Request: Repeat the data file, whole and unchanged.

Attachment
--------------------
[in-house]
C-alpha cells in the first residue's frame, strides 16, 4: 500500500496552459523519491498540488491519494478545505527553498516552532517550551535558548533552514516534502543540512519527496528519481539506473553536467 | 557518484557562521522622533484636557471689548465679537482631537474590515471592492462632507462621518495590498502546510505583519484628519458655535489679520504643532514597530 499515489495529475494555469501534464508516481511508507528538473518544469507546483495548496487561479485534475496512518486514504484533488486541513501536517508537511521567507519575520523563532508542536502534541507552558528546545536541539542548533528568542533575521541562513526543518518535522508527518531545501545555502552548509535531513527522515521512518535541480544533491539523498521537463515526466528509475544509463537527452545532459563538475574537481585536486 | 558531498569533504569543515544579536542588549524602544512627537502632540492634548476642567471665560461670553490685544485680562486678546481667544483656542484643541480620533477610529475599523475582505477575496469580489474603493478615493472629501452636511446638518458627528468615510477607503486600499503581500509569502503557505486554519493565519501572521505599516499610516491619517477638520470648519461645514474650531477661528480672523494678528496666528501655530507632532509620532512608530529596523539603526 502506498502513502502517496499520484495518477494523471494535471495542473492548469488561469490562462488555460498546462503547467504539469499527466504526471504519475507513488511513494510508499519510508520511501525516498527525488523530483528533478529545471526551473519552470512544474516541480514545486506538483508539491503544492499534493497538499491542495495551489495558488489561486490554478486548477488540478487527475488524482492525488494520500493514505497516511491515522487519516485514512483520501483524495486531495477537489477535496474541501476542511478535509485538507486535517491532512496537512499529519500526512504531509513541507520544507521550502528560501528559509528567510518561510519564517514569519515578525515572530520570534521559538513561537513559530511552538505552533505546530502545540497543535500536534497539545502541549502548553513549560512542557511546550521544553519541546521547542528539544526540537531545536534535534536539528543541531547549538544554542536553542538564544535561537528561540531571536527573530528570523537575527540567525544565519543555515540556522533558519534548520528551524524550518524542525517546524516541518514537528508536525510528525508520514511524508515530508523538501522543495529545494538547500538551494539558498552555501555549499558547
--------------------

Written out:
[in-house]
C-alpha cells in the first residue's frame, strides 16, 4: 500500500496552459523519491498540488491519494478545505527553498516552532517550551535558548533552514516534502543540512519527496528519481539506473553536467 | 557518484557562521522622533484636557471689548465679537482631537474590515471592492462632507462621518495590498502546510505583519484628519458655535489679520504643532514597530 499515489495529475494555469501534464508516481511508507528538473518544469507546483495548496487561479485534475496512518486514504484533488486541513501536517508537511521567507519575520523563532508542536502534541507552558528546545536541539542548533528568542533575521541562513526543518518535522508527518531545501545555502552548509535531513527522515521512518535541480544533491539523498521537463515526466528509475544509463537527452545532459563538475574537481585536486 | 558531498569533504569543515544579536542588549524602544512627537502632540492634548476642567471665560461670553490685544485680562486678546481667544483656542484643541480620533477610529475599523475582505477575496469580489474603493478615493472629501452636511446638518458627528468615510477607503486600499503581500509569502503557505486554519493565519501572521505599516499610516491619517477638520470648519461645514474650531477661528480672523494678528496666528501655530507632532509620532512608530529596523539603526 502506498502513502502517496499520484495518477494523471494535471495542473492548469488561469490562462488555460498546462503547467504539469499527466504526471504519475507513488511513494510508499519510508520511501525516498527525488523530483528533478529545471526551473519552470512544474516541480514545486506538483508539491503544492499534493497538499491542495495551489495558488489561486490554478486548477488540478487527475488524482492525488494520500493514505497516511491515522487519516485514512483520501483524495486531495477537489477535496474541501476542511478535509485538507486535517491532512496537512499529519500526512504531509513541507520544507521550502528560501528559509528567510518561510519564517514569519515578525515572530520570534521559538513561537513559530511552538505552533505546530502545540497543535500536534497539545502541549502548553513549560512542557511546550521544553519541546521547542528539544526540537531545536534535534536539528543541531547549538544554542536553542538564544535561537528561540531571536527573530528570523537575527540567525544565519543555515540556522533558519534548520528551524524550518524542525517546524516541518514537528508536525510528525508520514511524508515530508523538501522543495529545494538547500538551494539558498552555501555549499558547